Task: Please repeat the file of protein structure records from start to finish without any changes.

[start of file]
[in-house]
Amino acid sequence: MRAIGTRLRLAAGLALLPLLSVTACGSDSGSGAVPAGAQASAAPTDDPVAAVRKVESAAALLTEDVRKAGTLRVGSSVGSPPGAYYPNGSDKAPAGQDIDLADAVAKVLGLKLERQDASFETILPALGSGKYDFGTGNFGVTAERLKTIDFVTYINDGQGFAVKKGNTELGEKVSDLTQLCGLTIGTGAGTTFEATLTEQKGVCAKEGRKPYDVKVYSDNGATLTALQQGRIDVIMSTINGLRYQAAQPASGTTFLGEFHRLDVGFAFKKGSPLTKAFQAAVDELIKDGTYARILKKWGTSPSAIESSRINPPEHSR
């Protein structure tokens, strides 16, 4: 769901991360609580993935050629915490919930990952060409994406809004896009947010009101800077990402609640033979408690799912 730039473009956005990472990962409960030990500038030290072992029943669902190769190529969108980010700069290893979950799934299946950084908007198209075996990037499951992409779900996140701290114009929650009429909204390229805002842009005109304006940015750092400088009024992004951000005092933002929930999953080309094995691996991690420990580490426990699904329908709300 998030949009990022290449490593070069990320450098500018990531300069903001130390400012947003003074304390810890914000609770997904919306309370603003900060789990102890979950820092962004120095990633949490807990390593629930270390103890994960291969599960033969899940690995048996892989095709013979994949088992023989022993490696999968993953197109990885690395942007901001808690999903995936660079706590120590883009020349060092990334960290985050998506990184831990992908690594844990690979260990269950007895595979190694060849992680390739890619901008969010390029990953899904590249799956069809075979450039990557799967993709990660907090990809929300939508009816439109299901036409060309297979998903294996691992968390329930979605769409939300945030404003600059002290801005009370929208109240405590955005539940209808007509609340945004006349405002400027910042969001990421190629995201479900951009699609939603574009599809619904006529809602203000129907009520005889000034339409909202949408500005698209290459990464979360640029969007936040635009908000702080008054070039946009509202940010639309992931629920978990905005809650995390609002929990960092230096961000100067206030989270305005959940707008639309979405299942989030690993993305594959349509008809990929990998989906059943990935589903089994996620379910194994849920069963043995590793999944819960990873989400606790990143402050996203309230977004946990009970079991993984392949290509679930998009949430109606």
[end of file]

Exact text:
[in-house]
Amino acid sequence: MRAIGTRLRLAAGLALLPLLSVTACGSDSGSGAVPAGAQASAAPTDDPVAAVRKVESAAALLTEDVRKAGTLRVGSSVGSPPGAYYPNGSDKAPAGQDIDLADAVAKVLGLKLERQDASFETILPALGSGKYDFGTGNFGVTAERLKTIDFVTYINDGQGFAVKKGNTELGEKVSDLTQLCGLTIGTGAGTTFEATLTEQKGVCAKEGRKPYDVKVYSDNGATLTALQQGRIDVIMSTINGLRYQAAQPASGTTFLGEFHRLDVGFAFKKGSPLTKAFQAAVDELIKDGTYARILKKWGTSPSAIESSRINPPEHSR
């Protein structure tokens, strides 16, 4: 769901991360609580993935050629915490919930990952060409994406809004896009947010009101800077990402609640033979408690799912 730039473009956005990472990962409960030990500038030290072992029943669902190769190529969108980010700069290893979950799934299946950084908007198209075996990037499951992409779900996140701290114009929650009429909204390229805002842009005109304006940015750092400088009024992004951000005092933002929930999953080309094995691996991690420990580490426990699904329908709300 998030949009990022290449490593070069990320450098500018990531300069903001130390400012947003003074304390810890914000609770997904919306309370603003900060789990102890979950820092962004120095990633949490807990390593629930270390103890994960291969599960033969899940690995048996892989095709013979994949088992023989022993490696999968993953197109990885690395942007901001808690999903995936660079706590120590883009020349060092990334960290985050998506990184831990992908690594844990690979260990269950007895595979190694060849992680390739890619901008969010390029990953899904590249799956069809075979450039990557799967993709990660907090990809929300939508009816439109299901036409060309297979998903294996691992968390329930979605769409939300945030404003600059002290801005009370929208109240405590955005539940209808007509609340945004006349405002400027910042969001990421190629995201479900951009699609939603574009599809619904006529809602203000129907009520005889000034339409909202949408500005698209290459990464979360640029969007936040635009908000702080008054070039946009509202940010639309992931629920978990905005809650995390609002929990960092230096961000100067206030989270305005959940707008639309979405299942989030690993993305594959349509008809990929990998989906059943990935589903089994996620379910194994849920069963043995590793999944819960990873989400606790990143402050996203309230977004946990009970079991993984392949290509679930998009949430109606």